Many sites are off-limits to those without a vehicle, but there are plenty of small scenic sites in the UK and Europe that can be reached by bus and train.

North York Moors

Is there a more thunderously wonderful view from an English campsite than the one enjoyed from Park Farm? This tiny sloping triangle of grass on the edge of the North York Moors lords it over a sumptuous expanse of English countryside. It’s roughly 50 miles west to Tan Hill and the Dales and, on a clear day, you can see absolutely everything in between: a joyous swoop of fields, trees and yet more hills. The Cleveland Way passes across the 700-acre farm, making the campsite an ideal base from which to follow the long-distance footpath up to the Matterhorn-like Roseberry Topping and Captain Cook’s Monument on Easby Moor. Cooking-apple trees provide some shelter and shade (and pectin if the visit is timed right). And for those who prefer their tents made of sterner stuff than rip-stop nylon, there’s a fine stone camping barn with its own wood-burning stove, and a former byre with real beds. But that means missing the view…

Getting there Take the train to Kildale, on the line from Middlesbrough to Whitby. The campsite’s a bucolic mile’s walk from the station.

Llŷn Peninsula, Gwynedd

New for 2019, Bert’s Kitchen Garden, a family smallholding near Trefor village, offers direct access to the coastal path and comes with cracking views of a clutch of little mountains right next door. The camping meadow is kept blissfully vehicle-free and since there are just 14 pitches, it’s never crowded. Bert’s is a Greener Camping Club site, so there are “luxury” compost toilets and eco-friendly toiletries provided gratis. There’s also free tea, coffee and hot chocolate on tap; homemade cakes and local ice-cream for sale in the camp shop; and croissants and cakes served in the cafe. There are yoga sessions in the barn, and also daily meditation, reiki and aromatherapy massage on offer. And, of course, there’s a pop-up art gallery. What self-respecting campsite doesn’t have one of those nowadays?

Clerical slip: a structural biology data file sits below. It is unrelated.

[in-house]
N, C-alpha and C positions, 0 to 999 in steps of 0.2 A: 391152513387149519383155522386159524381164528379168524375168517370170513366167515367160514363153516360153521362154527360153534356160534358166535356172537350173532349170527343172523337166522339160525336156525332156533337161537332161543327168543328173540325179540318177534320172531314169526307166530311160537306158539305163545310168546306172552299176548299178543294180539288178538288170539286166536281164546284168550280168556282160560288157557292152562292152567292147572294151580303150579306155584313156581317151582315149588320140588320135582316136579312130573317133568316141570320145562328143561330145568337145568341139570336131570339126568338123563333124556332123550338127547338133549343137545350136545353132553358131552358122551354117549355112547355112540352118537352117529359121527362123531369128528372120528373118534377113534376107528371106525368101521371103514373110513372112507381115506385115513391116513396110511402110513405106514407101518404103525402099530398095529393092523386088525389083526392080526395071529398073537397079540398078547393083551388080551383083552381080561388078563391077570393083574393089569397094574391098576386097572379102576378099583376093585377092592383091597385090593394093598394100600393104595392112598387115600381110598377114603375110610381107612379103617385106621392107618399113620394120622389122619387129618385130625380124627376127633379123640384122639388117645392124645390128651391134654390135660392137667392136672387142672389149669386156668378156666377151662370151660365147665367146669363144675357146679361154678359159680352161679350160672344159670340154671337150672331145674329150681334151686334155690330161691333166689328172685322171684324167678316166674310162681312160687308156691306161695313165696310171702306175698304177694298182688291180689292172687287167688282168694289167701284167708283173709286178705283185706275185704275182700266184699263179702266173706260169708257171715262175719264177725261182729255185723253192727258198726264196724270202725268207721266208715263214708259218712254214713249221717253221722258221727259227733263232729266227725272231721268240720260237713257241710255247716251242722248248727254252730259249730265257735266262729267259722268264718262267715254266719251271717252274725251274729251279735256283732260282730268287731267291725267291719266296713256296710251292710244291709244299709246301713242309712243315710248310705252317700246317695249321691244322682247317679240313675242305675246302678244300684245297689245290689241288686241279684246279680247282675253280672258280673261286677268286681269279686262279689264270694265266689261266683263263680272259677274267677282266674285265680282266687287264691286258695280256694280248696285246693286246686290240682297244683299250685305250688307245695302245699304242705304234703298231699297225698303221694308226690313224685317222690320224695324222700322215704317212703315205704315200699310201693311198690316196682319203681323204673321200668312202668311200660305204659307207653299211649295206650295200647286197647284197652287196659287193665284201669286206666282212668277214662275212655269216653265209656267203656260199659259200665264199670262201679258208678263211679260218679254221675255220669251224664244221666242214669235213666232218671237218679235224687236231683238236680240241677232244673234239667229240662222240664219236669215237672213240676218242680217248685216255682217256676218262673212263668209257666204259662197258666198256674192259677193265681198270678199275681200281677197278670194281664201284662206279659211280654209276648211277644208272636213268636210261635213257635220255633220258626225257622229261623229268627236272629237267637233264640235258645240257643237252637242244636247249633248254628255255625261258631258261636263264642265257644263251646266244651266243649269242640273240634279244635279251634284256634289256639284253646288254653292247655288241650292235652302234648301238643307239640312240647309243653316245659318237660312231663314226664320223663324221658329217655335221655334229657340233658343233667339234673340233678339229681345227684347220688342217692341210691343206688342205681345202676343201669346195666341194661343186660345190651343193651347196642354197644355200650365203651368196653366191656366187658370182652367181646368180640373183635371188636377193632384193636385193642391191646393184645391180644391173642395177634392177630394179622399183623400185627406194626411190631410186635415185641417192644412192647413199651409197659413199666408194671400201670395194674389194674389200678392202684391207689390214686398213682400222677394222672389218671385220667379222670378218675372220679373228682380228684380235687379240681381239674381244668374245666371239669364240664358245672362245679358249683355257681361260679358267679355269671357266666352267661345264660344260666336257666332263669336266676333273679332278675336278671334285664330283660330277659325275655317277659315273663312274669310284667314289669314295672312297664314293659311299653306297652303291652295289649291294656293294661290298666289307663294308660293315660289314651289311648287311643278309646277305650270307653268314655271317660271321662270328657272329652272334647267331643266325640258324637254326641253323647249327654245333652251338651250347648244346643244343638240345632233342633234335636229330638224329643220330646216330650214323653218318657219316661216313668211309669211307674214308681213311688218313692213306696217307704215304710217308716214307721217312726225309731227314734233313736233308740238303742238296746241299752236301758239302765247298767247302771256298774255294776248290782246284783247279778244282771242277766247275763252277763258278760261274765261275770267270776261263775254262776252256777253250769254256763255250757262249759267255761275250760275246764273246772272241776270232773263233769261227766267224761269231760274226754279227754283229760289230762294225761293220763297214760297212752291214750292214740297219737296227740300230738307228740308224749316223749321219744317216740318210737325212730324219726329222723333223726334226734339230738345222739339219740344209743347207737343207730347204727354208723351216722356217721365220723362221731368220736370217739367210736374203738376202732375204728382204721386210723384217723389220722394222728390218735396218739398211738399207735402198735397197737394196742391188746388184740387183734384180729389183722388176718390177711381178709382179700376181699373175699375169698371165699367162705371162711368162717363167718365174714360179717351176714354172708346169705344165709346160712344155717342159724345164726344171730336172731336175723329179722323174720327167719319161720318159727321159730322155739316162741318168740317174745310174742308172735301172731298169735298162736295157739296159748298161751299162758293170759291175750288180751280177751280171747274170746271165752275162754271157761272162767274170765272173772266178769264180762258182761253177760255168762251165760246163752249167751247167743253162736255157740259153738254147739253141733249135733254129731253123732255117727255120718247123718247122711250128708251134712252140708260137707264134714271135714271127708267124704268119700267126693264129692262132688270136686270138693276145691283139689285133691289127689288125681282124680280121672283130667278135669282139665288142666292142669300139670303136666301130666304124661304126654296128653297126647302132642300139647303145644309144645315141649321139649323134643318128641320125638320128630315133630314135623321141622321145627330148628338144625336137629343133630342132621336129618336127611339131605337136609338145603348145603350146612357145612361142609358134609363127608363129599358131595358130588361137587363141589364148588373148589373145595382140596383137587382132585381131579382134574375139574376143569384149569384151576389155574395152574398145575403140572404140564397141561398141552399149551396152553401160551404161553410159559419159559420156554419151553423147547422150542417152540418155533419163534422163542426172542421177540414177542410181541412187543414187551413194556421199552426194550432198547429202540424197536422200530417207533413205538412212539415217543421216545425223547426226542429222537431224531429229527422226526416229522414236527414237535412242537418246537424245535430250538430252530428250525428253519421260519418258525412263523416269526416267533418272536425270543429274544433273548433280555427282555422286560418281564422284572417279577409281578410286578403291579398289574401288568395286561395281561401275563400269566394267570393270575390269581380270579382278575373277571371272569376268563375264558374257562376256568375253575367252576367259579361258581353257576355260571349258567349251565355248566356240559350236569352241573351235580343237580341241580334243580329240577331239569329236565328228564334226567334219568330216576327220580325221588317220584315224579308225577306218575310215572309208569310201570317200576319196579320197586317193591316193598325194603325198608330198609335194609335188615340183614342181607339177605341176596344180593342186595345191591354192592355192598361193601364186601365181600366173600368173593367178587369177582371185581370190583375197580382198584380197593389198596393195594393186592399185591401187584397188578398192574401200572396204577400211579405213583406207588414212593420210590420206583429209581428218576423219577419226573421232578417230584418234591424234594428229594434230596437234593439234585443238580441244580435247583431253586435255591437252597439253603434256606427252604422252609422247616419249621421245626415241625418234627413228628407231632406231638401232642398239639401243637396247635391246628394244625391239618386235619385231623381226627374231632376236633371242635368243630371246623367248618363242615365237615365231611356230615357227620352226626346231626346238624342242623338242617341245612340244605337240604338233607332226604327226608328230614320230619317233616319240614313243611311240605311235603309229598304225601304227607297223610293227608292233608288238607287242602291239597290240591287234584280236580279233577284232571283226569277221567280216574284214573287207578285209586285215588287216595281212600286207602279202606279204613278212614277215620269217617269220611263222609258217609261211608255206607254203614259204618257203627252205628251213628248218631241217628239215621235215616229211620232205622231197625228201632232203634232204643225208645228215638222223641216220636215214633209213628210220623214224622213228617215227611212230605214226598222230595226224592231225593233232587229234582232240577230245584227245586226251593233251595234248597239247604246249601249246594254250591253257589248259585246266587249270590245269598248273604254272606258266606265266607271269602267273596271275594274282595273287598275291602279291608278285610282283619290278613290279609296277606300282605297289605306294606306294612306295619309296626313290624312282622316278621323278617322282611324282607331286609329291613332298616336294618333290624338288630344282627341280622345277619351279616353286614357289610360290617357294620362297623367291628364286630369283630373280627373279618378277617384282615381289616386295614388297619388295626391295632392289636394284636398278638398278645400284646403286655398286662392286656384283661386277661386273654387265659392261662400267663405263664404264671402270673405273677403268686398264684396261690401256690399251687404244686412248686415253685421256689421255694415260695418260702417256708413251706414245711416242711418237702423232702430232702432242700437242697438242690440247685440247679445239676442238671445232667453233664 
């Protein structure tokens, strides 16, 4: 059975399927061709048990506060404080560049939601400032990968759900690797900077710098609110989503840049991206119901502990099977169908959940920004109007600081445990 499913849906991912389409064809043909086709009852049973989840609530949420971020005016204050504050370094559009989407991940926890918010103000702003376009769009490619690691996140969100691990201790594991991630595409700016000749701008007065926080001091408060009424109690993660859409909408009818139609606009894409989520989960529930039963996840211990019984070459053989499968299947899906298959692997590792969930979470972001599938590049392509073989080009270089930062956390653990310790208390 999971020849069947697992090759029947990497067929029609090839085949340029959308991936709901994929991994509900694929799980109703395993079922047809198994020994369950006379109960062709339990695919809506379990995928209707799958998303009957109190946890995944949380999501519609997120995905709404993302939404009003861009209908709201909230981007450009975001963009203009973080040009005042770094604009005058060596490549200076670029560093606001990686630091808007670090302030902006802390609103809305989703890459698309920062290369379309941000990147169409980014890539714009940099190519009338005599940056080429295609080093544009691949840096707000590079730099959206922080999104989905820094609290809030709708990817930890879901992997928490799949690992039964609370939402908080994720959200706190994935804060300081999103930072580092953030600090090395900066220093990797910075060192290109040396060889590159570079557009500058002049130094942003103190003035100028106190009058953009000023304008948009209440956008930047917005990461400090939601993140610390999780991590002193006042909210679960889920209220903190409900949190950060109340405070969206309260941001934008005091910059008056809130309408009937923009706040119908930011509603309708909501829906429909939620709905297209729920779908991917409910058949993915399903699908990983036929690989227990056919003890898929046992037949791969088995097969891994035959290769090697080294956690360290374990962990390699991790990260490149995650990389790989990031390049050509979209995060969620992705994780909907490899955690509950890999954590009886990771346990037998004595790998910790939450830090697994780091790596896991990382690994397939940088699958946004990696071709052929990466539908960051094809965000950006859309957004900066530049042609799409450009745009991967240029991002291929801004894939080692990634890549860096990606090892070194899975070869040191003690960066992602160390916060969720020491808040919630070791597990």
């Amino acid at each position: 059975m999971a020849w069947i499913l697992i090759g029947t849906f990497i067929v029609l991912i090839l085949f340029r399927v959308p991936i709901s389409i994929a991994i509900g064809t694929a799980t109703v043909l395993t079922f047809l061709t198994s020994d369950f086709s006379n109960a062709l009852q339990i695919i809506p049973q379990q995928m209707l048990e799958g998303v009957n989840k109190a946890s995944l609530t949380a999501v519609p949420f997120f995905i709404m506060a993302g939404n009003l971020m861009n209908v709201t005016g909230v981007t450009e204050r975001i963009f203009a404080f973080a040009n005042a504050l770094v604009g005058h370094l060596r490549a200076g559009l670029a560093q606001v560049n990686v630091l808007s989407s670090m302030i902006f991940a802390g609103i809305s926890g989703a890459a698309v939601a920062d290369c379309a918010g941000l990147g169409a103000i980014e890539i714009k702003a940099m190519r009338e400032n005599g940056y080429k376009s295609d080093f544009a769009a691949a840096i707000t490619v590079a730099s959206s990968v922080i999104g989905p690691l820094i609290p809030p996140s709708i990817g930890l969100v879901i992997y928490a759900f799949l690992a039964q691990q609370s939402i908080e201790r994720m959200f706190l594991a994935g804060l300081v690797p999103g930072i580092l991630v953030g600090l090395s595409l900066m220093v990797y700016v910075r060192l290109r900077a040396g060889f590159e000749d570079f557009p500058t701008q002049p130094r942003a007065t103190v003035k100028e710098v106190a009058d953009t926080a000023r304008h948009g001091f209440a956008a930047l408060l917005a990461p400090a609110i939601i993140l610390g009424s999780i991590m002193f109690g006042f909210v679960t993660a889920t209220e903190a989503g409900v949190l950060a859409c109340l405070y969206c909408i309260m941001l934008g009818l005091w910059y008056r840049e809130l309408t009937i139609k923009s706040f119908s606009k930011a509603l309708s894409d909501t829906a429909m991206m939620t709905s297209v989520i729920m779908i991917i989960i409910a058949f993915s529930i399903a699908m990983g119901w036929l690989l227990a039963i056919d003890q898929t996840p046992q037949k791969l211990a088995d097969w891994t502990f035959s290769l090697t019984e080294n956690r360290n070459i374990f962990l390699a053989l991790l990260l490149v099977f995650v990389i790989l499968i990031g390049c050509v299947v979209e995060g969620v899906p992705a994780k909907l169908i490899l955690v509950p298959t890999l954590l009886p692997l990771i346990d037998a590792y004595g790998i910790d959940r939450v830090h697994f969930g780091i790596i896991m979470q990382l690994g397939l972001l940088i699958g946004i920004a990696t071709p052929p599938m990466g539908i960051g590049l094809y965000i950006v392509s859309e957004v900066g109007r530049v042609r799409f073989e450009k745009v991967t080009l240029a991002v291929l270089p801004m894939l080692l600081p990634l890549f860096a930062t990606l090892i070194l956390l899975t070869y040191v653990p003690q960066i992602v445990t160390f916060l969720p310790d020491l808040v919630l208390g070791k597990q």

Getting there From Pwllheli station, the northern terminus of the scenic Cambrian Coast Line, the hourly 12 bus will drop you at Trefor, a five-minute walk from the site.

• Tent and two people £26, additional adult £7.50, under-fives free,

Near Stranraer, Dumfries & Galloway